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Fragmentation Metrics

This section describes the different metrics that are used to measure spectrum fragmentation in EONs. Spectrum loss can be a metric to measure fragmentation; it occurs when a free slot cannot be utilized. Spectrum loss is demand sensitive as larger granularities are more likely to be blocked than smaller granularities. Therefore, it is not considered to estimate the level of fragmentation effect in EONs; other metrics are essential. The most commonly used metric to estimate fragmentation is the blocking ratio; it is the ratio of the number of blocked requests to the number of offered requests in the network. The assumption is that if the blocking ratio is less, the fragmentation effect is also less. However, the blocking ratio is not a complete measure of fragmentation as the blocking ratio is also impacted by several system parameters, such as a lack of resources, quality of transmission, and holding time. Therefore, it is necessary to identify other comparison metrics to measure the blocking caused by spectrum fragmentation.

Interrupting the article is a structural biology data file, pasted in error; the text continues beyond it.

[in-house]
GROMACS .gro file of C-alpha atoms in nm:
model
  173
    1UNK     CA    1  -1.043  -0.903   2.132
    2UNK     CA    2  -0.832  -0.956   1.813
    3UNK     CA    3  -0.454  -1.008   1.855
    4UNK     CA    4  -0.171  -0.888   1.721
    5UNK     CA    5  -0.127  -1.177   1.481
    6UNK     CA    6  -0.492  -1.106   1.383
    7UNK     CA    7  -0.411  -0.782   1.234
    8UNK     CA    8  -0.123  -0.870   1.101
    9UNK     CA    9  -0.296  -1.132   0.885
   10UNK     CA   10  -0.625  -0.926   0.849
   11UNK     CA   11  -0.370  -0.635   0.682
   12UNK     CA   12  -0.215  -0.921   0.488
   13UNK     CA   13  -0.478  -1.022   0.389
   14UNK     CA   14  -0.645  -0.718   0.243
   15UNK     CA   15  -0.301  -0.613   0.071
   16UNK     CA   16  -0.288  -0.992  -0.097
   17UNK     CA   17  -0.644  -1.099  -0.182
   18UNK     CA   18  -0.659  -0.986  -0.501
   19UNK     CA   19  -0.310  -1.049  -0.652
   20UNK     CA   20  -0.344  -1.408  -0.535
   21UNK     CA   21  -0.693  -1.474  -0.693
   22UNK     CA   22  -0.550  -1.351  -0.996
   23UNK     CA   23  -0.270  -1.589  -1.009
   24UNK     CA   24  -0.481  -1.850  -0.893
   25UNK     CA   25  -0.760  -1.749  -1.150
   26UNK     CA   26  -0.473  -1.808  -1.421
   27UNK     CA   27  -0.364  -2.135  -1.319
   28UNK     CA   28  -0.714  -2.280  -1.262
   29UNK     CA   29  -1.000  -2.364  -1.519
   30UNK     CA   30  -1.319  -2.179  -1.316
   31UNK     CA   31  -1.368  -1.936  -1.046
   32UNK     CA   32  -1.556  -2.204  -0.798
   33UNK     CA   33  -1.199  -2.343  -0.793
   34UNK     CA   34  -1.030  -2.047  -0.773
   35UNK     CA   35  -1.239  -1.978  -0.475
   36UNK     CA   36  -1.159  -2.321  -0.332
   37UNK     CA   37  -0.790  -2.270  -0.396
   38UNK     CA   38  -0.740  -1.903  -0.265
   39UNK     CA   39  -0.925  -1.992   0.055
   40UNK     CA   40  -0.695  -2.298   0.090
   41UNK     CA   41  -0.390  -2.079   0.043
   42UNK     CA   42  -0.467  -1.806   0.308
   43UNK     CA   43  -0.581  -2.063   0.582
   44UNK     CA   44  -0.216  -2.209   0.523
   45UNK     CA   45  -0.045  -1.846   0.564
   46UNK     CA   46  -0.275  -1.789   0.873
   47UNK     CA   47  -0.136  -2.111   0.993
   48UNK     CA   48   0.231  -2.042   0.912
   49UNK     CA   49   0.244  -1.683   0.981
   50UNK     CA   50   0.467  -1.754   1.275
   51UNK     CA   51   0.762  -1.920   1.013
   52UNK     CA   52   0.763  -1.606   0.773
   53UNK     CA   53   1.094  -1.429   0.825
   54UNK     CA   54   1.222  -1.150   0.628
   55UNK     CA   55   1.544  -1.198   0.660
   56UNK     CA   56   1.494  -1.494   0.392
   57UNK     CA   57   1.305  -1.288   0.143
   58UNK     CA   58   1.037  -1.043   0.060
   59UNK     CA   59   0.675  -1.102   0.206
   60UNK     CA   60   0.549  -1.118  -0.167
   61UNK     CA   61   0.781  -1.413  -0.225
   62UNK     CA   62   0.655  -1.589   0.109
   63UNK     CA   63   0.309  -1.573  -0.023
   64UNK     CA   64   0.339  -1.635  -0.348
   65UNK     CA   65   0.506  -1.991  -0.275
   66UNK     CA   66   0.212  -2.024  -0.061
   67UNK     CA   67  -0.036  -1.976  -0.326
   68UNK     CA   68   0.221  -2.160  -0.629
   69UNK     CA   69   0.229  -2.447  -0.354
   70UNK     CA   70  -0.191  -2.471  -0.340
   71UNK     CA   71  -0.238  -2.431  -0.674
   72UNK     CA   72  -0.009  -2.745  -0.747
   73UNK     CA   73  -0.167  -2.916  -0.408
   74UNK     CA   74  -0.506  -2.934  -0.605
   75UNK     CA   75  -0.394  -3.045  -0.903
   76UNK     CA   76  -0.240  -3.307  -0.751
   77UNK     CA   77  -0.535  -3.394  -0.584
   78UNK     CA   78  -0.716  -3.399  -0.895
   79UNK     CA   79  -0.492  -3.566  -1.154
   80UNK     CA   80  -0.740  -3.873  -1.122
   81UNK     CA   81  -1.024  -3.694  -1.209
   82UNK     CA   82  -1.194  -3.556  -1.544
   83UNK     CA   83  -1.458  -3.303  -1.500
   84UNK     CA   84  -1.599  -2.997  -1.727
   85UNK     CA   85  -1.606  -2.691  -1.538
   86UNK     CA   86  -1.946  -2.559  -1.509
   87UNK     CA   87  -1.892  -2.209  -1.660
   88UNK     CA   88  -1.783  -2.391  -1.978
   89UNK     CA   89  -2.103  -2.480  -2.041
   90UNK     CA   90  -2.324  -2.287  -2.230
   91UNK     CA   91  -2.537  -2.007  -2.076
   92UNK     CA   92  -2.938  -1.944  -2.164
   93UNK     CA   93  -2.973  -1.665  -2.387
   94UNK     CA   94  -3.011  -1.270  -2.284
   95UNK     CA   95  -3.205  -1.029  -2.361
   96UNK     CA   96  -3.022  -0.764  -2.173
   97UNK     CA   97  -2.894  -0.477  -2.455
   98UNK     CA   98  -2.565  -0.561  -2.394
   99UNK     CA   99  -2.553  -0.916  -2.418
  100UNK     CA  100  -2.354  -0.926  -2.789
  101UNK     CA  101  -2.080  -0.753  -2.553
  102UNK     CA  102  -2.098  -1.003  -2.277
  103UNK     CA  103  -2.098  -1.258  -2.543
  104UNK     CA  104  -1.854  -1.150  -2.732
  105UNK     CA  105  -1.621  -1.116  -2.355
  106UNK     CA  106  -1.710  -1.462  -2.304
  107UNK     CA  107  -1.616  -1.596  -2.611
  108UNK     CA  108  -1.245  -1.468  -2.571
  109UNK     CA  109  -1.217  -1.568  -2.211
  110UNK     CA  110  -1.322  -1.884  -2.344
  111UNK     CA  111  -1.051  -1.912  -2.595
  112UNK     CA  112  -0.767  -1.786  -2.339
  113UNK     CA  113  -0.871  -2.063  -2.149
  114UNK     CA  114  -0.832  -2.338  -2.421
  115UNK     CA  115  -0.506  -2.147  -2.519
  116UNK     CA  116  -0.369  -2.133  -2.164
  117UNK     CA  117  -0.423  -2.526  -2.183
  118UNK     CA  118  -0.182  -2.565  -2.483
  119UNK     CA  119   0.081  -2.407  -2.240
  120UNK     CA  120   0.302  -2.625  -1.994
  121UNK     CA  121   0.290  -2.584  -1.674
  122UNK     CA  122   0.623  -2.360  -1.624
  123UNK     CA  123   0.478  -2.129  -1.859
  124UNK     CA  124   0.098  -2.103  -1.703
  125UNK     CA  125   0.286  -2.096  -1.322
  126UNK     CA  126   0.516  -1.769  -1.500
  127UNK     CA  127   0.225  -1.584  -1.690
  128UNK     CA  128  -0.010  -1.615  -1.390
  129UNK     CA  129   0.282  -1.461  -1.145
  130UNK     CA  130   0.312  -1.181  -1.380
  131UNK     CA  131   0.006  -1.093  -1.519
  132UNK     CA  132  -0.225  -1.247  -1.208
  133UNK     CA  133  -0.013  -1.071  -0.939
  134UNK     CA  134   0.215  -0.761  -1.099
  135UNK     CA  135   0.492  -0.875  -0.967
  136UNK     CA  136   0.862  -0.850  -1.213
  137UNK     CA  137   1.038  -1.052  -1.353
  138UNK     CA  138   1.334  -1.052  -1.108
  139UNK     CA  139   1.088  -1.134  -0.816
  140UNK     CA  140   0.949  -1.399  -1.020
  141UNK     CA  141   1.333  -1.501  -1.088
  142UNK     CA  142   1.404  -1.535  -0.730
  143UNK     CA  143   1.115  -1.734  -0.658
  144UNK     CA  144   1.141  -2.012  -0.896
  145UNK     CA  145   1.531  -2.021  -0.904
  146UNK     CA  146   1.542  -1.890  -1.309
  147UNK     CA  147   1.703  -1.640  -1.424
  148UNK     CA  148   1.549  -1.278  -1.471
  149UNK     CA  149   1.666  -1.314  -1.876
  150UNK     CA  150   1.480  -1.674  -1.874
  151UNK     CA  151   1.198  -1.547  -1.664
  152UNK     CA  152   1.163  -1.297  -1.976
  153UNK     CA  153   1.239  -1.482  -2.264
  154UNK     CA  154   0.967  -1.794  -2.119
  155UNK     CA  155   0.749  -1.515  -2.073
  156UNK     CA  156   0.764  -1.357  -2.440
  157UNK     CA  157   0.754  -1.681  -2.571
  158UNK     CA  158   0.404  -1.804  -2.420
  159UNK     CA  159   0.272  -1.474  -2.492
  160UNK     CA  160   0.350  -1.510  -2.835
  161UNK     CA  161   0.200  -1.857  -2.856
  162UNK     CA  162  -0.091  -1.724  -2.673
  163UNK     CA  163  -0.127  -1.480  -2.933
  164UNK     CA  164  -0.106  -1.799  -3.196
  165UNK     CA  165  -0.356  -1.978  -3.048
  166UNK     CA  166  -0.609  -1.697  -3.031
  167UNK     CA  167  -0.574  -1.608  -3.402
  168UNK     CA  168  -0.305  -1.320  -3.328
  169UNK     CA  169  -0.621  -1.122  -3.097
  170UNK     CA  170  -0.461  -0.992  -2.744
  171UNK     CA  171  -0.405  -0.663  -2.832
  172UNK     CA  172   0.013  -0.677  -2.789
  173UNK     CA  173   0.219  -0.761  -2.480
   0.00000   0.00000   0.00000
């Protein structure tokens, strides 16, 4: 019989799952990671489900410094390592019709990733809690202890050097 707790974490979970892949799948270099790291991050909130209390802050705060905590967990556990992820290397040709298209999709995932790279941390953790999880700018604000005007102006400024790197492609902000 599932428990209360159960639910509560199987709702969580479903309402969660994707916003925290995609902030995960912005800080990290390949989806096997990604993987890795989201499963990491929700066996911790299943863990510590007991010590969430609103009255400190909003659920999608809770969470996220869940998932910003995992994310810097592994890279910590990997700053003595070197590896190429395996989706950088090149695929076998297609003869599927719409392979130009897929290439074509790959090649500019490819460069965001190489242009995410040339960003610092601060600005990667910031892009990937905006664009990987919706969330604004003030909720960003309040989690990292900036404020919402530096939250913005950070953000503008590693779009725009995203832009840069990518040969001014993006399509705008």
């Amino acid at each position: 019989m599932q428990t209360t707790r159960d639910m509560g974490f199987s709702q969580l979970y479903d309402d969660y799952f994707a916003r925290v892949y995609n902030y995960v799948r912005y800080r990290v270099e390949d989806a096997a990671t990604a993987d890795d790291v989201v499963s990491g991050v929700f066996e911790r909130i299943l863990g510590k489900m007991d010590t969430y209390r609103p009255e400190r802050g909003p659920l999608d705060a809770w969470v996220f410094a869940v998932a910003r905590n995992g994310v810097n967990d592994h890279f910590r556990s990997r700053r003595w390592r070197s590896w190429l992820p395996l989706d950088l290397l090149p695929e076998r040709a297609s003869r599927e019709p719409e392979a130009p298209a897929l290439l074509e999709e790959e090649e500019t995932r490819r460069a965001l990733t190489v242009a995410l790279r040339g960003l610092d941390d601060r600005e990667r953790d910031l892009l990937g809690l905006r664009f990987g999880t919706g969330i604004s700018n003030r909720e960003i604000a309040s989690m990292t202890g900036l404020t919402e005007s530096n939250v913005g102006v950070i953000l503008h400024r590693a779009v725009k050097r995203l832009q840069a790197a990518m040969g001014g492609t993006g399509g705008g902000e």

Measuring Fragmentation in a Link

In the following, we discuss the metrics that are used to estimate spectrum fragmentation in each link. Let i be a block of available contiguous slots, f be the number of available contiguous slots in block i, and / be a set of blocks of available contiguous slots, in each link. In the case that there is one slot whose neighbor slot(s) are not available, we also consider it as a block i € / with f = 1. We express A = max,fj and В =

External Fragmentation Metric

External fragmentation metric f 154,155] has been well studied in memory fragmentation management. It can also be used to measure the fragmentation effect in each link, which is defined by (6.1)

where A and В are the maximum number of available contiguous slots, and the number of all available slots, respectively, in each link. The concept of the external fragmentation metric is explained by the example shown in Fig. 6.2.

 
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